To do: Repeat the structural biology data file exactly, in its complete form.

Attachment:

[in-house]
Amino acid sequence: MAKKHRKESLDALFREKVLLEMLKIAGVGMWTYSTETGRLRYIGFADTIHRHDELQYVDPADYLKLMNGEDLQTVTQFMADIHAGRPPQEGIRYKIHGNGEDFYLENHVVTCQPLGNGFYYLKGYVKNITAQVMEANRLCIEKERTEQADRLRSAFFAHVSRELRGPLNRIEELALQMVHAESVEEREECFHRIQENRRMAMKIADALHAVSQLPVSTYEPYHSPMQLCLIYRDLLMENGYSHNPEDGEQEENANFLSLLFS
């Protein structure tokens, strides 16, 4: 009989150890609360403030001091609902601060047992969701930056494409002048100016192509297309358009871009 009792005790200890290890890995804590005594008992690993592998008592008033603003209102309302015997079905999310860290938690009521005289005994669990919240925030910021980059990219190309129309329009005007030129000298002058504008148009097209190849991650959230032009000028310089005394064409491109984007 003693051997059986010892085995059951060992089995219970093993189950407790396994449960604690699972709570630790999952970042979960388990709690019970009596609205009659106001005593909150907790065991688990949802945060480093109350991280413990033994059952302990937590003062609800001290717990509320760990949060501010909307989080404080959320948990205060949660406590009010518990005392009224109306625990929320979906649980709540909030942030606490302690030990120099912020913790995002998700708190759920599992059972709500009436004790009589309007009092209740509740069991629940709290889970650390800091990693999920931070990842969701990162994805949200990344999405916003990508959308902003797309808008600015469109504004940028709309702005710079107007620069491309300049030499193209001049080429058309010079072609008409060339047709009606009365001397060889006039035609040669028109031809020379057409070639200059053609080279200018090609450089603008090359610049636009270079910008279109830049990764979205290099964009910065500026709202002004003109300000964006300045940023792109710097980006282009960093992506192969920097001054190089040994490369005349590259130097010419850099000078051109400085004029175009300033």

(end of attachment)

[in-house]
Amino acid sequence: MAKKHRKESLDALFREKVLLEMLKIAGVGMWTYSTETGRLRYIGFADTIHRHDELQYVDPADYLKLMNGEDLQTVTQFMADIHAGRPPQEGIRYKIHGNGEDFYLENHVVTCQPLGNGFYYLKGYVKNITAQVMEANRLCIEKERTEQADRLRSAFFAHVSRELRGPLNRIEELALQMVHAESVEEREECFHRIQENRRMAMKIADALHAVSQLPVSTYEPYHSPMQLCLIYRDLLMENGYSHNPEDGEQEENANFLSLLFS
């Protein structure tokens, strides 16, 4: 009989150890609360403030001091609902601060047992969701930056494409002048100016192509297309358009871009 009792005790200890290890890995804590005594008992690993592998008592008033603003209102309302015997079905999310860290938690009521005289005994669990919240925030910021980059990219190309129309329009005007030129000298002058504008148009097209190849991650959230032009000028310089005394064409491109984007 003693051997059986010892085995059951060992089995219970093993189950407790396994449960604690699972709570630790999952970042979960388990709690019970009596609205009659106001005593909150907790065991688990949802945060480093109350991280413990033994059952302990937590003062609800001290717990509320760990949060501010909307989080404080959320948990205060949660406590009010518990005392009224109306625990929320979906649980709540909030942030606490302690030990120099912020913790995002998700708190759920599992059972709500009436004790009589309007009092209740509740069991629940709290889970650390800091990693999920931070990842969701990162994805949200990344999405916003990508959308902003797309808008600015469109504004940028709309702005710079107007620069491309300049030499193209001049080429058309010079072609008409060339047709009606009365001397060889006039035609040669028109031809020379057409070639200059053609080279200018090609450089603008090359610049636009270079910008279109830049990764979205290099964009910065500026709202002004003109300000964006300045940023792109710097980006282009960093992506192969920097001054190089040994490369005349590259130097010419850099000078051109400085004029175009300033």